Home / Exclusives / 2014’s Booms, Bans, and Busts no. 8: America’s 1st well, nuclear fracking, and shaking hands with the devil

2014’s Booms, Bans, and Busts no. 8: America’s 1st well, nuclear fracking, and shaking hands with the devil

To bring in the New Year, Shale Plays Media is counting down the days with a series that will recount the top stories we’ve covered over the past year. So far, we’ve recapped the new carbon emission regulations and the controversy surrounding oilfield waste disposal. Mostly, we keep our readers up to date with current events, but sometimes we like to look back in time to celebrate drilling’s beginnings, milestones reached, and examine how the process has evolved. Today we’re going back in time to revisit our favorite historical pieces.

"Drake Well, August 2006" by Zamoose - Originally uploaded on en.wikipedia. Licensed under Creative Commons Attribution-Share Alike 2.5 via Wikimedia Commons

“Drake Well, August 2006” by Zamoose – Originally uploaded on en.wikipedia. Licensed under Creative Commons Attribution-Share Alike 2.5 via Wikimedia Commons

To begin, let’s look back on 1859 to a forested valley beside a creek in northwestern Pennsylvania where the first American oil well was drilled and proven to be viable. The operation, purely hypothetical at its beginnings, was organized and funded by the Pennsylvania Rock Oil Company of New York, which is considered to be America’s first oil and gas company. Having enlisted the help of Edwin L. Drake, America’s first commercial oil well proved itself at a depth of 69.5 feet.

Drake, previously a train conductor, utilized a steam engine and cable-tool rig to complete the well. Drilling methods of the time usually ended with failure, and although the odds were stacked against him, Drake became a pioneer of the new technology. One such convention he pioneered included the use of iron pipes as a means to protect a well’s integrity. Facing many difficulties and having spent five months without recovering any oil resulted in the unfortunate misnomer of ‘Crazy Drake.’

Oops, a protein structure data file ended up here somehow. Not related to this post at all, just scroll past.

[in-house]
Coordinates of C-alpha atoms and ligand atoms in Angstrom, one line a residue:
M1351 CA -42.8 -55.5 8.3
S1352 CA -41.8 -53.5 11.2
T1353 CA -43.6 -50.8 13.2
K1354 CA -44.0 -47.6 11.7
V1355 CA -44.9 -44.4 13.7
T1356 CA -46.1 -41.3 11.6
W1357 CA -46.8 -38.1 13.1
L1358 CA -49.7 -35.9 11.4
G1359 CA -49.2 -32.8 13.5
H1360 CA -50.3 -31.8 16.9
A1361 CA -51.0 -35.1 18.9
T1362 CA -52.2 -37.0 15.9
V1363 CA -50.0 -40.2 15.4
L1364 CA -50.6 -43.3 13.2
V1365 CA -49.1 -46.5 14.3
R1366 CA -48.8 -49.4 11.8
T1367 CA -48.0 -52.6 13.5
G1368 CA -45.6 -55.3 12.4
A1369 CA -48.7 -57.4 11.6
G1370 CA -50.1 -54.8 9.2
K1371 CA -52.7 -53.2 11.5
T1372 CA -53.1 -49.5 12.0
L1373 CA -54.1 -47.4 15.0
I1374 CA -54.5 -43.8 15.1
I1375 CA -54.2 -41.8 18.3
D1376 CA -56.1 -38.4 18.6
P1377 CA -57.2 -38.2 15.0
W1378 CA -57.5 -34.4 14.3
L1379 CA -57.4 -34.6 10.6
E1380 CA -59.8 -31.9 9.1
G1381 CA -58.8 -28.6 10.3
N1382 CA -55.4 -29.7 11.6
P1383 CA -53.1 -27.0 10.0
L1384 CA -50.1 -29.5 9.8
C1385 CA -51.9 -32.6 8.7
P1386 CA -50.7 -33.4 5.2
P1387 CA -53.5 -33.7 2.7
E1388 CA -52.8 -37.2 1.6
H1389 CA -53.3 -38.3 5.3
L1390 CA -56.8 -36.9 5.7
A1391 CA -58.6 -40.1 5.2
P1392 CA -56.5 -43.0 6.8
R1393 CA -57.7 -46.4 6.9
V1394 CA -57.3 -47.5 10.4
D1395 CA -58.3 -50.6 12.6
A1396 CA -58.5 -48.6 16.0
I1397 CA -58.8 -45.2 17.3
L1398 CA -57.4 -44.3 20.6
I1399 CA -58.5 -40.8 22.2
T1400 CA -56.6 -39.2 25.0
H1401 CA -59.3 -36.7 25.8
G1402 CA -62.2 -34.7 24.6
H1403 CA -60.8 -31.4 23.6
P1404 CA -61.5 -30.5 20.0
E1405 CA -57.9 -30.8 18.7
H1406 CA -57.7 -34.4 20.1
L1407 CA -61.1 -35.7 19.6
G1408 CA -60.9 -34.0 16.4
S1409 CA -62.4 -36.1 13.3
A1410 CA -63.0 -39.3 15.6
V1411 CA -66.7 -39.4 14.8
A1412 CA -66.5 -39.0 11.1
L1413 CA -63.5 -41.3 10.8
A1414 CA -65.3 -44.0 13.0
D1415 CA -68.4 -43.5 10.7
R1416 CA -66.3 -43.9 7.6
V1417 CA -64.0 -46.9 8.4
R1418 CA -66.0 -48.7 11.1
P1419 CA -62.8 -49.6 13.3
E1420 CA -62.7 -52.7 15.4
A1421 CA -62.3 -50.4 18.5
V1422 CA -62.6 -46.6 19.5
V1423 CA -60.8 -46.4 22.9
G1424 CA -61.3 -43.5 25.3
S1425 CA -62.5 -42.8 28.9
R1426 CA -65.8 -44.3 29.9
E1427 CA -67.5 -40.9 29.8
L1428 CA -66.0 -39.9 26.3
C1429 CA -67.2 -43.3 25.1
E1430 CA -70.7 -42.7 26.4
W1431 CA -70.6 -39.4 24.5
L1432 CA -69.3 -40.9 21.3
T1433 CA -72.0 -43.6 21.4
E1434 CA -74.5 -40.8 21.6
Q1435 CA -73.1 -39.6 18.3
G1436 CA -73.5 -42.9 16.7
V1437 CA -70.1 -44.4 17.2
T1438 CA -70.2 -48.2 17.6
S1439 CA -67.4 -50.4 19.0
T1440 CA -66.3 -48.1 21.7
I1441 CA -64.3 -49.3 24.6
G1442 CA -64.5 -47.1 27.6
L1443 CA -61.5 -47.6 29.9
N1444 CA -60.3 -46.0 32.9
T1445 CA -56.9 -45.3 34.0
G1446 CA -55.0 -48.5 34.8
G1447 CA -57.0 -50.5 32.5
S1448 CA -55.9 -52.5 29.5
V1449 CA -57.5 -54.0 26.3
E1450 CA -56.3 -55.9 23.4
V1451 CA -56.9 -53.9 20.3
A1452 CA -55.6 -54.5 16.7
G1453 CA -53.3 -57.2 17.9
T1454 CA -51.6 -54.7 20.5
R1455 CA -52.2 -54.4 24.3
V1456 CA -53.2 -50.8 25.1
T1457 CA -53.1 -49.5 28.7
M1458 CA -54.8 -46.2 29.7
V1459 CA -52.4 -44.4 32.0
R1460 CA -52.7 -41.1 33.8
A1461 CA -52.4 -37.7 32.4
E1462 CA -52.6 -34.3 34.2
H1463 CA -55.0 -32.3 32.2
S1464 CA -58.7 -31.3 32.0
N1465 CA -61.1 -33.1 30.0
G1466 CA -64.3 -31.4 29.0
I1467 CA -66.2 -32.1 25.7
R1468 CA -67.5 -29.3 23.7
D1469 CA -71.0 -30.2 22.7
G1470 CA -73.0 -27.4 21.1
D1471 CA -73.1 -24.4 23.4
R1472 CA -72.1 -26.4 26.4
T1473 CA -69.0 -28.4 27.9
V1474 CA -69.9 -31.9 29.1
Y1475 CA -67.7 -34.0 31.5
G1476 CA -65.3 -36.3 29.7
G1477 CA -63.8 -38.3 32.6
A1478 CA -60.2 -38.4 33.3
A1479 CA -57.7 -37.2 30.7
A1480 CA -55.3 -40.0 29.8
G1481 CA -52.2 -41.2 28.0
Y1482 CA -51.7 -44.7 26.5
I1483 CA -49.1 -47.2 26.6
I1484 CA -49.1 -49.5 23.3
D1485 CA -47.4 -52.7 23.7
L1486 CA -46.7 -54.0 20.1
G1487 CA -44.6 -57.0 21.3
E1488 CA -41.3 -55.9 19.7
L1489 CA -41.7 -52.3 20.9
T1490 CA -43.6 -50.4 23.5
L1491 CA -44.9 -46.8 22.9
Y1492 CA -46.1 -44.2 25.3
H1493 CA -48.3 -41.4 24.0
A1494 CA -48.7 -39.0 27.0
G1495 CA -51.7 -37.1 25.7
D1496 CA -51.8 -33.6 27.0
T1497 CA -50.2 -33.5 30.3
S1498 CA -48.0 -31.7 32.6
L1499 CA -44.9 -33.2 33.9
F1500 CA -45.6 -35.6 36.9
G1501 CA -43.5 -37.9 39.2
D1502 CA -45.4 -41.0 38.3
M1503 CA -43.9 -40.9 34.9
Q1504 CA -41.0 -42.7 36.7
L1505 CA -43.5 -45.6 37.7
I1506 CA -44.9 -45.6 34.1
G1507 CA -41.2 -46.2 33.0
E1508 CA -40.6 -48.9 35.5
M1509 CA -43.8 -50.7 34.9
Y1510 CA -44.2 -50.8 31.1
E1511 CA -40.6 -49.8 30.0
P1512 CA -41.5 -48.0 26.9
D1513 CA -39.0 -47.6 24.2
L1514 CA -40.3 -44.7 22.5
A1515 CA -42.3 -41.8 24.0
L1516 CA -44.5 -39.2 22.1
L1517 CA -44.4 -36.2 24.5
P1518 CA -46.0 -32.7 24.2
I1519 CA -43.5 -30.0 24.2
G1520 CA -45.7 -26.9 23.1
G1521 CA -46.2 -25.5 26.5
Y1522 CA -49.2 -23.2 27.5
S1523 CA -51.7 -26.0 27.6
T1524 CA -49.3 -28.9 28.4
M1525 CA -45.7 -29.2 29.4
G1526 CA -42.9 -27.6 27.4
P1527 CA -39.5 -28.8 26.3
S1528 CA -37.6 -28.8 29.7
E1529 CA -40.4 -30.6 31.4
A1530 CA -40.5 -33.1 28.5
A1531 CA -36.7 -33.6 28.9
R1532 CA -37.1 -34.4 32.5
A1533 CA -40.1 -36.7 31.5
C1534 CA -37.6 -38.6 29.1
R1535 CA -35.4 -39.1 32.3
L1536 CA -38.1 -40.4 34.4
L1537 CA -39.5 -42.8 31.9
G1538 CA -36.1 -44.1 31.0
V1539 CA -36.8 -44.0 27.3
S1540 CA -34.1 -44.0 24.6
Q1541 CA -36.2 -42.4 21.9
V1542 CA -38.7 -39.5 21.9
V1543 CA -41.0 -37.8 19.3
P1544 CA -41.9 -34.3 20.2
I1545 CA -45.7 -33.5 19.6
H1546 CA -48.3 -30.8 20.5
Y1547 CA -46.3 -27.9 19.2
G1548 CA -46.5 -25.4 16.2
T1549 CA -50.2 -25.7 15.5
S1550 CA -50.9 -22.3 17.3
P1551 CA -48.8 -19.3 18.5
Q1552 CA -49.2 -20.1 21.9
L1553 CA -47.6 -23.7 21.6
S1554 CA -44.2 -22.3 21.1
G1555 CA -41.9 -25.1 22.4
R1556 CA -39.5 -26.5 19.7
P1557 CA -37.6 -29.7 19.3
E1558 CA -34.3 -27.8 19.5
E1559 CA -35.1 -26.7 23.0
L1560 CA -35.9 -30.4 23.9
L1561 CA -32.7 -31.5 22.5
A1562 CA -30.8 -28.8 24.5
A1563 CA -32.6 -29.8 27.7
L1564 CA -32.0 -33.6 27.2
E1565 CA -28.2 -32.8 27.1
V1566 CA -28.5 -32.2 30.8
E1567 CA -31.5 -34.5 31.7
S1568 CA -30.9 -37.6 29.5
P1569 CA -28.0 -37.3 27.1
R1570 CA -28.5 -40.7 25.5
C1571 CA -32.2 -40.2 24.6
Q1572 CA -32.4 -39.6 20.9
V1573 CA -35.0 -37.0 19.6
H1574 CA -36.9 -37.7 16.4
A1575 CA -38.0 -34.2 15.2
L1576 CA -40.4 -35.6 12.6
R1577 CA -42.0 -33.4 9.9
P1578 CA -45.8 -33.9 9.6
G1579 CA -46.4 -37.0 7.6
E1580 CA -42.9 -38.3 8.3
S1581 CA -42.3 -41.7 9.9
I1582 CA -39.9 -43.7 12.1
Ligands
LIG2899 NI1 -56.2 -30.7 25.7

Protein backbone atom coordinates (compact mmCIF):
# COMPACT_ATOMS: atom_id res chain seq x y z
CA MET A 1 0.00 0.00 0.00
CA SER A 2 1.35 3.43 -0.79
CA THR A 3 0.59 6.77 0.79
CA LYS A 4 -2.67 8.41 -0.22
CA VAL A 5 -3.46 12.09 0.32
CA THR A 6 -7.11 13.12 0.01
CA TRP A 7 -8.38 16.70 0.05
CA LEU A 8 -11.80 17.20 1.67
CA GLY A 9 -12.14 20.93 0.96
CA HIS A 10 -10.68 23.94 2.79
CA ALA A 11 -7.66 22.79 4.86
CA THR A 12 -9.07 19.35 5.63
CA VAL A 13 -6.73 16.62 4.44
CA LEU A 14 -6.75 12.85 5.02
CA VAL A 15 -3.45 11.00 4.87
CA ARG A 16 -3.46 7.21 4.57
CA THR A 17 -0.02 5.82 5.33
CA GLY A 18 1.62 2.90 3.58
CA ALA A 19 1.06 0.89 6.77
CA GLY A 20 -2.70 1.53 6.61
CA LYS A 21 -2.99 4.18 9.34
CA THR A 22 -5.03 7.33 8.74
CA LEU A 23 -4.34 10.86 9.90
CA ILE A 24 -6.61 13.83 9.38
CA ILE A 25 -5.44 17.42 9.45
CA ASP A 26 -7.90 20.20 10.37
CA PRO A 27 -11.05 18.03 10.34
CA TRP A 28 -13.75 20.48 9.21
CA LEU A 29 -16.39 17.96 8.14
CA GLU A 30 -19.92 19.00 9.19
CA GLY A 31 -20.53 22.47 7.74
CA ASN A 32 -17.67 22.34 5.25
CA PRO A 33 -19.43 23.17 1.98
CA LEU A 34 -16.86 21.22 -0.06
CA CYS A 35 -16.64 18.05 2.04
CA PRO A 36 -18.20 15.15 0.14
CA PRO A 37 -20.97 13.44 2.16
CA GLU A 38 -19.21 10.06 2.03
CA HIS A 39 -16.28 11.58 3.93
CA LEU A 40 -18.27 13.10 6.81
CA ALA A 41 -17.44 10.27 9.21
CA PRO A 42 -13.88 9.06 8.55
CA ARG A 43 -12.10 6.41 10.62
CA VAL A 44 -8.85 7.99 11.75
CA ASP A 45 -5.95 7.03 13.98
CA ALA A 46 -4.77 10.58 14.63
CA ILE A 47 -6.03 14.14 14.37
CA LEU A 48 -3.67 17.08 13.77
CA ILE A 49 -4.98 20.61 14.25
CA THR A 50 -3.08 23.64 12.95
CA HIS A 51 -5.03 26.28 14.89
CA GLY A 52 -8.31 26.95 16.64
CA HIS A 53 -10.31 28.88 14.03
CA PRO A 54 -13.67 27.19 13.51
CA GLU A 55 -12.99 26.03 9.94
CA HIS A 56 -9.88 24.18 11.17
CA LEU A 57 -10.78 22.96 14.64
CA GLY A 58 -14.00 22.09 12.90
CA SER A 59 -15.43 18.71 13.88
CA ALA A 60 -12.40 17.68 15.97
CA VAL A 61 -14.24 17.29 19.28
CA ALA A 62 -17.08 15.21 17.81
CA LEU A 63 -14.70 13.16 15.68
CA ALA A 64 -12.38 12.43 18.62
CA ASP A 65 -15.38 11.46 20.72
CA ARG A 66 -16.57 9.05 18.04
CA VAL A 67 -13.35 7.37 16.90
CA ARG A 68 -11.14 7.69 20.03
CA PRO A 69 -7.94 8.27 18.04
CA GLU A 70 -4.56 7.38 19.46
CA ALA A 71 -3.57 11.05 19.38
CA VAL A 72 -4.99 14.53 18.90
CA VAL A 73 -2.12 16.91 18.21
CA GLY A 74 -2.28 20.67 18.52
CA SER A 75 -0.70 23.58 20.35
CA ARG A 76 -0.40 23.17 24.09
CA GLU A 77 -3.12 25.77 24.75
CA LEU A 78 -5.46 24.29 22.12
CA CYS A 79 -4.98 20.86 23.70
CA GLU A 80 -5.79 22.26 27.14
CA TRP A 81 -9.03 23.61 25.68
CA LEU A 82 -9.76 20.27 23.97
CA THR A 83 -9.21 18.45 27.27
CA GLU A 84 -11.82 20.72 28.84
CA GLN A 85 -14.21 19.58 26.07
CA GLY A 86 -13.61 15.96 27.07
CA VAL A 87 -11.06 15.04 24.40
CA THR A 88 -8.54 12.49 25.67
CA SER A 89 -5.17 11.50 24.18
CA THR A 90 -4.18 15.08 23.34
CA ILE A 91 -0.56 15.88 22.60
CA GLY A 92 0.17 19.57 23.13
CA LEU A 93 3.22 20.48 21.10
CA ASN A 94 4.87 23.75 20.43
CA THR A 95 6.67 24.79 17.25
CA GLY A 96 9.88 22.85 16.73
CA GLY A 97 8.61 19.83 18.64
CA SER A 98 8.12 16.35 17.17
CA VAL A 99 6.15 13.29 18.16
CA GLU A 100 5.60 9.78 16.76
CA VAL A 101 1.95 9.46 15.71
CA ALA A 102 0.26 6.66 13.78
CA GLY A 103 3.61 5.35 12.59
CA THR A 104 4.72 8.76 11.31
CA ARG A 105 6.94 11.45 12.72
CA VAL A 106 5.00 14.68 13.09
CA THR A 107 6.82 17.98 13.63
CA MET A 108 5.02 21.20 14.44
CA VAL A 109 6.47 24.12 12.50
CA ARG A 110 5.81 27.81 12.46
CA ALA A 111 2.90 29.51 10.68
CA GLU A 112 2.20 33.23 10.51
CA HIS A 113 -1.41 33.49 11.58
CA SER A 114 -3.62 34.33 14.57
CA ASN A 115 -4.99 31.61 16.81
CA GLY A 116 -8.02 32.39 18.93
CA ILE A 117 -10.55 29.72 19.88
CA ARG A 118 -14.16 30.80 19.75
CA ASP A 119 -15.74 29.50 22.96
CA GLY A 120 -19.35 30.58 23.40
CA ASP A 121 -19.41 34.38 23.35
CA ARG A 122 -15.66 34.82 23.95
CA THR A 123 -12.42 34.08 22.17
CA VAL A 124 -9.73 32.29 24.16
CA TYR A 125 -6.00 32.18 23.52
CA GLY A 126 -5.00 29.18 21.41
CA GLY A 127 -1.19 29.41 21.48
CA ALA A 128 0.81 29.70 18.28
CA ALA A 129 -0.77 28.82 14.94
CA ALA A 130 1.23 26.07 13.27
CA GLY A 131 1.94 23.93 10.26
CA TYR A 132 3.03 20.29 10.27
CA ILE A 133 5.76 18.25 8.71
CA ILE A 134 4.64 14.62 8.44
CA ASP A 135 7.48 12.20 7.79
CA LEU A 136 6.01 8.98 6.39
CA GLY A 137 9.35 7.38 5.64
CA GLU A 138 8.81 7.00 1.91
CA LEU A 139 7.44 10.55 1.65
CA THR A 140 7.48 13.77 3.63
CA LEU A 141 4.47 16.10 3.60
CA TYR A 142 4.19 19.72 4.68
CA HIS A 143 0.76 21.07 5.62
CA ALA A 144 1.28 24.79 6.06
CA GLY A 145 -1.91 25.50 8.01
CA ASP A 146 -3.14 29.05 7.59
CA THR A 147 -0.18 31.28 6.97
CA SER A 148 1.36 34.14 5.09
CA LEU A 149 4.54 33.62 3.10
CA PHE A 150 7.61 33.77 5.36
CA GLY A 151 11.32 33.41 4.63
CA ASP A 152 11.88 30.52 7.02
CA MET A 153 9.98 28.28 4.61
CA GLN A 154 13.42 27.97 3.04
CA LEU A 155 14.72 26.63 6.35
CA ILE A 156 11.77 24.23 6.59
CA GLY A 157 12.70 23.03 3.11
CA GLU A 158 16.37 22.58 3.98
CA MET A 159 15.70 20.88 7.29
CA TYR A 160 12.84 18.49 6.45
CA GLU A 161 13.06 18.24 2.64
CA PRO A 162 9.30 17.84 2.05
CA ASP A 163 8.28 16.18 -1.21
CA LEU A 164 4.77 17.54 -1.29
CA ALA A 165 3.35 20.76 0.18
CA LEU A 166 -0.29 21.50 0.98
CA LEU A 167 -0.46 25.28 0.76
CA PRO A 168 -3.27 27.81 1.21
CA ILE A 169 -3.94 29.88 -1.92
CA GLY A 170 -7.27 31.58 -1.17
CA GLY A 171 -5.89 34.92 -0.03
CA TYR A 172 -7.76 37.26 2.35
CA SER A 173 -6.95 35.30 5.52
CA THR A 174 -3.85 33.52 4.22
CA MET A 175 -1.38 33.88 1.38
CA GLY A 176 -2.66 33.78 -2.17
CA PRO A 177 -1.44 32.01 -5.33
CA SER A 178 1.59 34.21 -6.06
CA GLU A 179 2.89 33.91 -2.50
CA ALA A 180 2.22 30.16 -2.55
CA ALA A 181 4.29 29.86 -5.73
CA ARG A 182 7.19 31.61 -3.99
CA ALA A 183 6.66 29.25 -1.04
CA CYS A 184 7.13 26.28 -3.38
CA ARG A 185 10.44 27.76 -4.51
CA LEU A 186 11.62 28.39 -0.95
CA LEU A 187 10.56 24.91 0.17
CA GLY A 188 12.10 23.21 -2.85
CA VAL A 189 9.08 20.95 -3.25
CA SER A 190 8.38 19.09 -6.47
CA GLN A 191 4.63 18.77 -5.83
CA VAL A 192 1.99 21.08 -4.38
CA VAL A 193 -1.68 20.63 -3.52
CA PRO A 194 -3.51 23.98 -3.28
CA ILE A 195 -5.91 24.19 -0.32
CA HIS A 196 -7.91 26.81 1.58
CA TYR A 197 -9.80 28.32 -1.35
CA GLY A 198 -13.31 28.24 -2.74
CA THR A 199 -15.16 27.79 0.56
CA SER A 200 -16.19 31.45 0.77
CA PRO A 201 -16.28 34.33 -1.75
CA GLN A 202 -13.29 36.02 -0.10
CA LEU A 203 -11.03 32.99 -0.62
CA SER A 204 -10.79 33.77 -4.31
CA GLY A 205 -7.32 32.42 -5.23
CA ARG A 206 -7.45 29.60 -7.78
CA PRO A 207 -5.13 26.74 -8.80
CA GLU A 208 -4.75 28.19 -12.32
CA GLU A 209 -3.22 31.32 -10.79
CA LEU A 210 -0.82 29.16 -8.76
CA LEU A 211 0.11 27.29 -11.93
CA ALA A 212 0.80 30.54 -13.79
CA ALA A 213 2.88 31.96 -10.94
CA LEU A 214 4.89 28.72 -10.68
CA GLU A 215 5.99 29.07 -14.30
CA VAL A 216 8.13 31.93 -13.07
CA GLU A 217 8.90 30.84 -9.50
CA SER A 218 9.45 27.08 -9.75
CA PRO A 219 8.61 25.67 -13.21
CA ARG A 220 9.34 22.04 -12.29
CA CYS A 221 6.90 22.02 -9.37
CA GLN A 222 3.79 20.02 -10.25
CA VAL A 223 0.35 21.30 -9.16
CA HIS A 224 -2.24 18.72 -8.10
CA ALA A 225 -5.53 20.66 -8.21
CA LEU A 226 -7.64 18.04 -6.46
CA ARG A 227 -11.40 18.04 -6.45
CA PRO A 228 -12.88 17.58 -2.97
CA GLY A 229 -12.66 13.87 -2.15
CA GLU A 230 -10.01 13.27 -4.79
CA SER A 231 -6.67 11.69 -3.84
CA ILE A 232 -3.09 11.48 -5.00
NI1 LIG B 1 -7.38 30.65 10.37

Despite the hardships and uncertainty of the operation, his discouraged primary driller, William ‘Uncle Billy’ Smith, invented a ‘drive pipe’ or ‘conductor’ which would prove their worth and the worth of the resource. The drill bit was dropped into the crevice late August 1861, which resulted in oil floating atop the water in the well. Using a water pump, the new resource was retrieved and sold for $20 per barrel. The well is still producing oil to this very day.

Now, jumping ahead to the Cold War era when arsenals of nuclear weapons were poised to launch at any moment. With an understanding of their effects in war, the United States Atomic Energy Commission (which is now the Department of Energy) began to explore various forms of peaceful applications for atomic weapons. Under the Plowshare Program, the U.S. conducted 27 nuclear explosive tests comprised of 35 individual detonations. Several of these tests explored the viability of using atomic weapons for oil and gas extraction.

In December 1967, in the New Mexico desert near Farmington, government scientists teamed up with the U.S. Bureau of Mines and the El Paso Natural Gas Company, lowering and detonating a 29-kiloton nuclear explosive dubbed the ‘Gasbuggy’ into a 4,240 foot natural gas well. For comparison, ‘Little Boy’, the atomic weapon detonated over Hiroshima, Japan, in WW2 was 16 kilotons.

Scientists lower a 13-foot by 18-inches diameter nuclear warhead into a well in New Mexico. The experimental 29-kiloton Project Gasbuggy device will be detonated at a depth of 4,240 feet. Los Alamos Lab photo.

Scientists lower a 13-foot by 18-inches diameter nuclear warhead into a well in New Mexico. The experimental 29-kiloton Project Gasbuggy device will be detonated at a depth of 4,240 feet. Los Alamos Lab photo.